JPMorgan Chase’s announcement this week that it plans to close 300 branches illustrates a broader trend of banks acknowledging that bricks and mortar are not the future, several experts said.
Even though Chase doesn’t have a physical footprint in Maryland, as one of the nation’s largest banks its actions foreshadow changes yet to come for many of its peers, as well as potentially for many of the midsize institutions like those that dominate the Maryland market.
As consumer habits change and technology advancements all but eliminate many individuals’ need to visit a branch, many banks are finding it harder to justify the steep expenses of an extensive physical footprint.
“This is something that all banks are struggling with right now,” said Paul Joegriner, president of Joegriner and Co., a consultant firm for small banks. “From their perspective, the cost of customer acquisition from a branch is higher than acquiring customers through the Internet or some other method.”
For example, M&T Bank Corp. has been closing or consolidating branches across its geographic footprint from New York to Virginia for years. Those closures will continue, company representatives have said, as the bank re-evaluates consumer demand for branches.
And, Baltimore’s 1st Mariner Bank is down to 16 branches in the city and county after closing 8 of them since 2010.
It’s not just about the number of branches, Joegriner said, but how those branches are used to accomplish the bank’s goals.
“There are many ways to make a branch relevant, but the reason why there’s such contraction today is that the industry is struggling with branch relevancy,” he said. “A bank has to look at why they need branches, where they need them and what they’re using them for.”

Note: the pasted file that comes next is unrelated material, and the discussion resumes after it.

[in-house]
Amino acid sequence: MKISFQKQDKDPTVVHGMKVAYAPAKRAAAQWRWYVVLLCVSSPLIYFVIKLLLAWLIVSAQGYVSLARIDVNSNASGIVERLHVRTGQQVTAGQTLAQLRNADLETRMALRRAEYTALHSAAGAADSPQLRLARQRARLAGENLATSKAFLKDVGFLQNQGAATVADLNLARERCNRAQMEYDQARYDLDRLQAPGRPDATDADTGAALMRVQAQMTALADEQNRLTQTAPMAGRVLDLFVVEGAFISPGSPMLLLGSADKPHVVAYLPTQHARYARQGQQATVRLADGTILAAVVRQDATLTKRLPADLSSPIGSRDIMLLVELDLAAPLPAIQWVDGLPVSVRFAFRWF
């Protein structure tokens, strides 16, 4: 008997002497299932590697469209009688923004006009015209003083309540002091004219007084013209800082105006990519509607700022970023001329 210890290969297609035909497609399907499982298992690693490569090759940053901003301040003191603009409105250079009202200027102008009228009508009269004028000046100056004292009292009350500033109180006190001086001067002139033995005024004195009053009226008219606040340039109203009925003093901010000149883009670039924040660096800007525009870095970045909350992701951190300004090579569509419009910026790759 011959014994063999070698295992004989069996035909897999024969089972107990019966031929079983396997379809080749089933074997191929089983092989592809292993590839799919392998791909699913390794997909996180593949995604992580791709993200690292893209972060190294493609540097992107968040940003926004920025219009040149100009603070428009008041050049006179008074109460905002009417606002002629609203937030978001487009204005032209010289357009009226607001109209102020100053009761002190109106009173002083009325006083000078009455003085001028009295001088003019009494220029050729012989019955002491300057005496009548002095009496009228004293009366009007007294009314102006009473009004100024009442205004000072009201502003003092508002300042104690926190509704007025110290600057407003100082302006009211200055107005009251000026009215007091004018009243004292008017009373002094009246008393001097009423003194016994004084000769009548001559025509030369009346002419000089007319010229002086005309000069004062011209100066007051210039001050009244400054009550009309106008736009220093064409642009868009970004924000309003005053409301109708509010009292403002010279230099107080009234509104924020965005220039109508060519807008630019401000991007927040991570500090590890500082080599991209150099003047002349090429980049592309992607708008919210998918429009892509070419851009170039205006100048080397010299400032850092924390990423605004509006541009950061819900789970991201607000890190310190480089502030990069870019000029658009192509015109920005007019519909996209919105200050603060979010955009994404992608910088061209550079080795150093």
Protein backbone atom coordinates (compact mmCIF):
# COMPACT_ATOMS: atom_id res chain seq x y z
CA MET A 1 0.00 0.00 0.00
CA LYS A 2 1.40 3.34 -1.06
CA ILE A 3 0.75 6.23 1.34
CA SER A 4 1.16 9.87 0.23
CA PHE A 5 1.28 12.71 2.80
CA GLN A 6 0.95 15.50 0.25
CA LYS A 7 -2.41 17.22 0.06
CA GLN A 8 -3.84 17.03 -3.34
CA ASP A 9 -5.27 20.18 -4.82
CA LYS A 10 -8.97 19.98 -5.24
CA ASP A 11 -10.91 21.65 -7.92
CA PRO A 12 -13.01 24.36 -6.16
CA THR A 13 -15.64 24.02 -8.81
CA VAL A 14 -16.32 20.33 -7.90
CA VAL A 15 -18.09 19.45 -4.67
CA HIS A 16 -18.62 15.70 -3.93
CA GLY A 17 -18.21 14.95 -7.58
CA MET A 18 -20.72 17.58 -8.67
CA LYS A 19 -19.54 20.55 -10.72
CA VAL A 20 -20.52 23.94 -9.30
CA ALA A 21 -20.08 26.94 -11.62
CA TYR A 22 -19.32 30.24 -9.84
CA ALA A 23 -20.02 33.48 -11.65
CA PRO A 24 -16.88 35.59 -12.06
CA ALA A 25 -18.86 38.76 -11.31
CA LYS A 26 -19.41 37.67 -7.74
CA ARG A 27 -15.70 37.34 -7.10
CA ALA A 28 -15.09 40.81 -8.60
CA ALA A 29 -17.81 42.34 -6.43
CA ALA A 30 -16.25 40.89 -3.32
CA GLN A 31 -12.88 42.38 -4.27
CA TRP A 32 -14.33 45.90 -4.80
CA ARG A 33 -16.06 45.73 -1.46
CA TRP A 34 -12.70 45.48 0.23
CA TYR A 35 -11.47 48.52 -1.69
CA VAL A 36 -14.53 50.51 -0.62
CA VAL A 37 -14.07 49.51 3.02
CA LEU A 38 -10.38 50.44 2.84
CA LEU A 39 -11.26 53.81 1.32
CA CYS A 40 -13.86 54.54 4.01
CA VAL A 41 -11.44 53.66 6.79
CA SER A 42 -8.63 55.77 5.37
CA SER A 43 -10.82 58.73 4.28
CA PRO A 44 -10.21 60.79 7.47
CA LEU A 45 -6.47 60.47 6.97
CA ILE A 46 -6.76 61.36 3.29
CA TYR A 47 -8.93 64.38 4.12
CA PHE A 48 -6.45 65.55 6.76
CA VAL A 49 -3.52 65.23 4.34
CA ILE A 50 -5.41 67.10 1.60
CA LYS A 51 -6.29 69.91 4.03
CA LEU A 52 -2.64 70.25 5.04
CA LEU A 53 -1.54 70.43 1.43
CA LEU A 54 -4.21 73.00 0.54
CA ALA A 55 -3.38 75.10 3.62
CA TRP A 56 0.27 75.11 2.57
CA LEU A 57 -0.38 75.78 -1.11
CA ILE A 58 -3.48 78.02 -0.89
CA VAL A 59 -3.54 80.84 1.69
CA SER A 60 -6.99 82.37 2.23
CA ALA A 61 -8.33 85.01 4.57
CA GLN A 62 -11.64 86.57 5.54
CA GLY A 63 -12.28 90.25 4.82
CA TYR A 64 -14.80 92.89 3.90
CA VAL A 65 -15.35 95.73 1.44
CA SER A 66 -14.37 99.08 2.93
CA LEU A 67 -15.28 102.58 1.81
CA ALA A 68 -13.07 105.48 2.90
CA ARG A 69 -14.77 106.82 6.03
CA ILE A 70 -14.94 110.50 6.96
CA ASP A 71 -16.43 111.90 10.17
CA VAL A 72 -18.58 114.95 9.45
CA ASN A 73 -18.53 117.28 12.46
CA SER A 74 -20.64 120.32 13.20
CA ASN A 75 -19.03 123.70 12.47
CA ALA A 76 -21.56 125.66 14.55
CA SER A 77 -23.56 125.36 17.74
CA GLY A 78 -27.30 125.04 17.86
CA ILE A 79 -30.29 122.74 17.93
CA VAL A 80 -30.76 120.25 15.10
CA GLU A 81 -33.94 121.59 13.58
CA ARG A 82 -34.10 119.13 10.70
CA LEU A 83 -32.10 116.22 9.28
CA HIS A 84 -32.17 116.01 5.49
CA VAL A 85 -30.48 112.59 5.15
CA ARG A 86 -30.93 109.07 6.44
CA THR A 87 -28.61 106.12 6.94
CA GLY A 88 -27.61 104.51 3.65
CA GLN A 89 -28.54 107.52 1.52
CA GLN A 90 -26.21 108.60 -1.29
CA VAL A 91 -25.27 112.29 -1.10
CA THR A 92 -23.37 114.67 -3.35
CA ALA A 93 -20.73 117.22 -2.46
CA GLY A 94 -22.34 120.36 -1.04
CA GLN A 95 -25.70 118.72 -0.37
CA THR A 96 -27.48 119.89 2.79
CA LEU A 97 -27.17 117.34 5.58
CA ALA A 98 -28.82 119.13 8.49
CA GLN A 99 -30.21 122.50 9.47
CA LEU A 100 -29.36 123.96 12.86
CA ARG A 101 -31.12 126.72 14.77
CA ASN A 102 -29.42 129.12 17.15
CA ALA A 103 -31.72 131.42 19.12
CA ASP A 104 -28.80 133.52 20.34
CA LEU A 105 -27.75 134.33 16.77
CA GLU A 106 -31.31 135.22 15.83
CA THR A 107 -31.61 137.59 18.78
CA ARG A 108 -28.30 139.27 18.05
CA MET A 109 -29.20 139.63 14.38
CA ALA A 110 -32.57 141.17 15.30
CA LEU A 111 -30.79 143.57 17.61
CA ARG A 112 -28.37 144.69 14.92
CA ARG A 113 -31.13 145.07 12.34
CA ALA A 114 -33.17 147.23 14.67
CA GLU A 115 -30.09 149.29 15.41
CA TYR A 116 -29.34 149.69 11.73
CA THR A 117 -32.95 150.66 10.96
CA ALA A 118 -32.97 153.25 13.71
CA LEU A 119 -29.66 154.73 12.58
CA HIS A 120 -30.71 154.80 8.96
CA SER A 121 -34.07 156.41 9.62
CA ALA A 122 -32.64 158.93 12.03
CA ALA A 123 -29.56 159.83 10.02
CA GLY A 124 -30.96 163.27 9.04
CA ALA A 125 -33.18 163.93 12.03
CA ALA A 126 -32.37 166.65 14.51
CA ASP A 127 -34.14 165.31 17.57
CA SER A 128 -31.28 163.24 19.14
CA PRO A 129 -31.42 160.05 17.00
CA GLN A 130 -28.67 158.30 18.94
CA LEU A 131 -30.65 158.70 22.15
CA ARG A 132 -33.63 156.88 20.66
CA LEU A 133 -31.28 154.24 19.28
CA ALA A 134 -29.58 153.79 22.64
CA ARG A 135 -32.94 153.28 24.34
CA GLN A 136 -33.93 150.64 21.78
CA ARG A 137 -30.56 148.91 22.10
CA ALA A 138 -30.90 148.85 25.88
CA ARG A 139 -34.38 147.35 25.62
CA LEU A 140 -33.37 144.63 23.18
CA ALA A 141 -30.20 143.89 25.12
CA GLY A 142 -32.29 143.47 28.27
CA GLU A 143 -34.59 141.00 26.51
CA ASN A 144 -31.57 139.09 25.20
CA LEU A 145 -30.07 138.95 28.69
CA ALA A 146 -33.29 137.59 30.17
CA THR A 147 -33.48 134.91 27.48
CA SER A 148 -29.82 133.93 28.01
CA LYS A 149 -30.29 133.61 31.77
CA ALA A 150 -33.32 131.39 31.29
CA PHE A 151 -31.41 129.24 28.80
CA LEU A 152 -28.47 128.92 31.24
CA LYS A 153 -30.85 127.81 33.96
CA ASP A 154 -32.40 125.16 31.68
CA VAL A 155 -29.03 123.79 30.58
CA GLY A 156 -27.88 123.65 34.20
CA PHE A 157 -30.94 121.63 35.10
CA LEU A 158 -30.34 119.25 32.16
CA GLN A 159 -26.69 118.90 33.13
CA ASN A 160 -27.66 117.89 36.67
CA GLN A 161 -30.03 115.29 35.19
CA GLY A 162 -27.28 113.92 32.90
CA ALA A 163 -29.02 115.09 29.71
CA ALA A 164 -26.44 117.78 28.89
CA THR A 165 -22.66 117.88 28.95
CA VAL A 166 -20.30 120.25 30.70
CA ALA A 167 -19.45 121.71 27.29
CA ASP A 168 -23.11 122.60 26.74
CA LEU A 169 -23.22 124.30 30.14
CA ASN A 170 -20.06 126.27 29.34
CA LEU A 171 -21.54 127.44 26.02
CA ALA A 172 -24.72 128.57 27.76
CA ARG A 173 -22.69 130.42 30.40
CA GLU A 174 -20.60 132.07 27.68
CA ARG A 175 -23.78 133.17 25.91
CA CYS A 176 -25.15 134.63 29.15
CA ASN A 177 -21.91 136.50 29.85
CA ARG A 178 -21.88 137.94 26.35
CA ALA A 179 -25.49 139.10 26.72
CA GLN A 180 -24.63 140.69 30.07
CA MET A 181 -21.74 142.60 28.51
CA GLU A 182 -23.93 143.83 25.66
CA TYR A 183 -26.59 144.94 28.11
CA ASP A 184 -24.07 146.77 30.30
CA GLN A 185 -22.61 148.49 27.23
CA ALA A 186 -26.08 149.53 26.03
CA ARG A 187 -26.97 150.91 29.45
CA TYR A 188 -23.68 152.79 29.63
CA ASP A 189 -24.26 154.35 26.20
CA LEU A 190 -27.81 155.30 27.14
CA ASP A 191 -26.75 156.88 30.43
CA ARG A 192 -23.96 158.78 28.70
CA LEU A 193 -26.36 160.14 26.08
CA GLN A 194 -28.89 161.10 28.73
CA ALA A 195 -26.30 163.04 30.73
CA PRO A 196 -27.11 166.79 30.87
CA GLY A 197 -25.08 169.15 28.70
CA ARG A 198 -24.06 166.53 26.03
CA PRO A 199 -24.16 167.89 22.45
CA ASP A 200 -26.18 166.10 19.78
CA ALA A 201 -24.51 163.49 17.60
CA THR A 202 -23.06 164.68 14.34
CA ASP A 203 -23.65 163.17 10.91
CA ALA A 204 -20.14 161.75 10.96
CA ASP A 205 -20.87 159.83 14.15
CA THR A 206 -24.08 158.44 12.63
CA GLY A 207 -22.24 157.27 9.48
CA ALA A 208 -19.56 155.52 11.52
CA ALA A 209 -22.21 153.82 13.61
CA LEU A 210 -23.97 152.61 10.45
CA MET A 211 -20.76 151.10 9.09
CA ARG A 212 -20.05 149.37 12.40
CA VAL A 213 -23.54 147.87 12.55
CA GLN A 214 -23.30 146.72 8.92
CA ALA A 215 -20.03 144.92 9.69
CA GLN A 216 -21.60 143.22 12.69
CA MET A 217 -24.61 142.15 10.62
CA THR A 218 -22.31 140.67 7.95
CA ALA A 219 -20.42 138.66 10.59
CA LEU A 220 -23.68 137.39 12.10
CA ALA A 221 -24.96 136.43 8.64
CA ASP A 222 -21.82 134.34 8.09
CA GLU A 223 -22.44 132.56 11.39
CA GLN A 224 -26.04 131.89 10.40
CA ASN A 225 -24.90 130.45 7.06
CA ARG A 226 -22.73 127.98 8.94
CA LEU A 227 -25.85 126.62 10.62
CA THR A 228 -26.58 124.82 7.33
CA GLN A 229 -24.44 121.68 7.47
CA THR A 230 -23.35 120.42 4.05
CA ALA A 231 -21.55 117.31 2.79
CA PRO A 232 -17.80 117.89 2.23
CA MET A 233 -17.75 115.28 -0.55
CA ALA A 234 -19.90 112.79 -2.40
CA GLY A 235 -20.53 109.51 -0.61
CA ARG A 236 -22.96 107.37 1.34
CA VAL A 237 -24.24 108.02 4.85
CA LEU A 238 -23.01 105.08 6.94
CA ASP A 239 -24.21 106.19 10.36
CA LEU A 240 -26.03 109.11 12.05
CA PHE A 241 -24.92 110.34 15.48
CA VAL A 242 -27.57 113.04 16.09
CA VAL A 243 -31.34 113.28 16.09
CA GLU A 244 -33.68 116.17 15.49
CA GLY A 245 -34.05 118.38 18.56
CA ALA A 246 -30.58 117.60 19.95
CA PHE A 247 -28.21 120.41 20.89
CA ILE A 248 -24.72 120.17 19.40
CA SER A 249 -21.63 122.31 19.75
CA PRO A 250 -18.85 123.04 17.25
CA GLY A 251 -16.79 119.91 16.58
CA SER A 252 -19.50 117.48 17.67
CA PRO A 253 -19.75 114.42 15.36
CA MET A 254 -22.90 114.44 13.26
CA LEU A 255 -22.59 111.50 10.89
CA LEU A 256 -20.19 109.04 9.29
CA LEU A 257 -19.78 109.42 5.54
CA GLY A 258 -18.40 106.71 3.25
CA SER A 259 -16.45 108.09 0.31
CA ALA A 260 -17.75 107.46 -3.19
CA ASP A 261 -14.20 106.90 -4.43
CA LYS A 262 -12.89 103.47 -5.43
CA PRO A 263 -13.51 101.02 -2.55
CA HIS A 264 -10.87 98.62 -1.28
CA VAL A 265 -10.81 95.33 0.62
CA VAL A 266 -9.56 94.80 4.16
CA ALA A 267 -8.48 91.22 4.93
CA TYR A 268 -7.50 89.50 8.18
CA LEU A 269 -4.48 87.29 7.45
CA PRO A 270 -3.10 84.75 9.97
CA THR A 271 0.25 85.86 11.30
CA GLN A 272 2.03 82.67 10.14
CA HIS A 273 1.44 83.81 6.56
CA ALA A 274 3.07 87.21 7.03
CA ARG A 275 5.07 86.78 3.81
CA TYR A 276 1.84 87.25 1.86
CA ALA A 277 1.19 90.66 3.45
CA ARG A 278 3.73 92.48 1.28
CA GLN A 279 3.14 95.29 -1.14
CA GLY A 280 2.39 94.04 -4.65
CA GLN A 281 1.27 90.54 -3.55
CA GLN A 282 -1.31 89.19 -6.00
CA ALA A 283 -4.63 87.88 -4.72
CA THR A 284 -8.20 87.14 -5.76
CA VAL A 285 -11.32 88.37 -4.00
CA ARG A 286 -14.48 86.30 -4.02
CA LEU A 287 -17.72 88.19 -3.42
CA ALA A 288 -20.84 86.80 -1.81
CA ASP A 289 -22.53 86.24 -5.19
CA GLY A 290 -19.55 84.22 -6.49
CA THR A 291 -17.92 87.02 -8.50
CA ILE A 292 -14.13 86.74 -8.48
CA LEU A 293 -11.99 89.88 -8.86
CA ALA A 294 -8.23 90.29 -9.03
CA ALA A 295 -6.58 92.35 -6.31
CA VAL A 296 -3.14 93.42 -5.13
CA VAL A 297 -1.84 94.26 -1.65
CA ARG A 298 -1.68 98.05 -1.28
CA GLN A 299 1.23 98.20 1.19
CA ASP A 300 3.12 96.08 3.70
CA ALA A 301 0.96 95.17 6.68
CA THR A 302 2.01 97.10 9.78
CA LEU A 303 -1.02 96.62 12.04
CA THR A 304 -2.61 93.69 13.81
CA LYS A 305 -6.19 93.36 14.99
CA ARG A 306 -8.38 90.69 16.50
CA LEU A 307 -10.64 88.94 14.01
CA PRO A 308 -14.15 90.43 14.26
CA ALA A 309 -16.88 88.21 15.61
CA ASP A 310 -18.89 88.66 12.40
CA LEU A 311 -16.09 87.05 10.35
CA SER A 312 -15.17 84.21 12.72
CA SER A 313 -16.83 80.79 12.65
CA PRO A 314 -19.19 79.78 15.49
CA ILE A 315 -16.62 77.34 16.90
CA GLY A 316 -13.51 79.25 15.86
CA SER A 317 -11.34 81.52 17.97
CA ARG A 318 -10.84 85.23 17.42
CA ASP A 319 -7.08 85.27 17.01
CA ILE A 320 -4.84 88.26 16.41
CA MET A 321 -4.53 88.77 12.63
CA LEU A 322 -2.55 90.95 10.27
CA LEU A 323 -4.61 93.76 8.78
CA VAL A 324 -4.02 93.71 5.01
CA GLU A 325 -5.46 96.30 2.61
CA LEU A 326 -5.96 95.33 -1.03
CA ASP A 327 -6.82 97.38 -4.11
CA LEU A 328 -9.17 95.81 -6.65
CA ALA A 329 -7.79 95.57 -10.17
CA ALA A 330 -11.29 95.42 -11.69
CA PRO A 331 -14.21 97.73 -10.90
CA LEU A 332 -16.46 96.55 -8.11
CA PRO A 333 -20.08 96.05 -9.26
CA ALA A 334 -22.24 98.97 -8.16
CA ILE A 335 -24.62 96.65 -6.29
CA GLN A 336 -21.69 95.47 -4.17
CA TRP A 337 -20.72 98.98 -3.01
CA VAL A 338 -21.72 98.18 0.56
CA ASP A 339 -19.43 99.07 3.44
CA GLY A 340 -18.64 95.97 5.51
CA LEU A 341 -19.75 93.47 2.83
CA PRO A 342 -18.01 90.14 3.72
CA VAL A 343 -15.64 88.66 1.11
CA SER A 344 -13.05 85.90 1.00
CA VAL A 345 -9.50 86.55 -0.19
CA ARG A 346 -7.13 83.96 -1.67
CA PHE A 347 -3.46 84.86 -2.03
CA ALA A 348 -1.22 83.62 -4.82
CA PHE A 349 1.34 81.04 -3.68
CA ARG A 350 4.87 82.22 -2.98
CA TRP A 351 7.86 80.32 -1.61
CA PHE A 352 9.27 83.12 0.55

PNC Financial Services Group, which has also been closing branches over the past few years and now has about 2,700 nationwide, has been making a variety of changes to the layout and services at those locations, said spokeswoman Marcey Zwiebel.
Zwiebel said face-to-face interaction is still important to customers when making major decisions, such as mortgages, loans and investments.
“So, we are transforming our retail business — re-training our branch personnel to serve as consultants and changing the format of our branches to a more open floor plan with technology and consultants available to address the wide range of our customer’s needs,” she said.
According to SNL Financial, 2014 was a record year for branch closures, with a net loss of 1,462 branches nationwide.
However, not all banks are shunning bricks and mortar.
Some small community banks are actually adding more branches as a way to differentiate themselves and drive home their emphasis on relationships-based customer service.
Howard Bank, for instance, announced in November that it plans to open a new branch in Columbia as part of the area’s Little Patuxent Square development project, which is scheduled to be completed next year.
The Ellicott City-headquartered bank now operates 13 full service branches in the Greater Baltimore area.
“The success of Howard Bank still rests on its promise of a community bank with a growing presence in more communities,” President and CEO Mary Ann Scully said in announcing the new branch.
For large or midsize banks, the strategy has to be different — the trouble is figuring out what that strategy should be. For many banks, downsizing is the way to go.
“My take is that branches are important, but do you need a 5,000-square-foot branch or could you use a smaller branch?” Joegriner said. “And then you have to think about what goes on in that branch. Is it just about transactions — making deposits and cashing checks — or is it about a certain level of customer interaction that goes beyond that?”
For customers of community banks, he said, branches still play an important, if intangible, role.
“At the end of the day, brick and mortar is an expectation from customers,” he said. “It represents stability, it represents a place I can go when I really need to get something done.”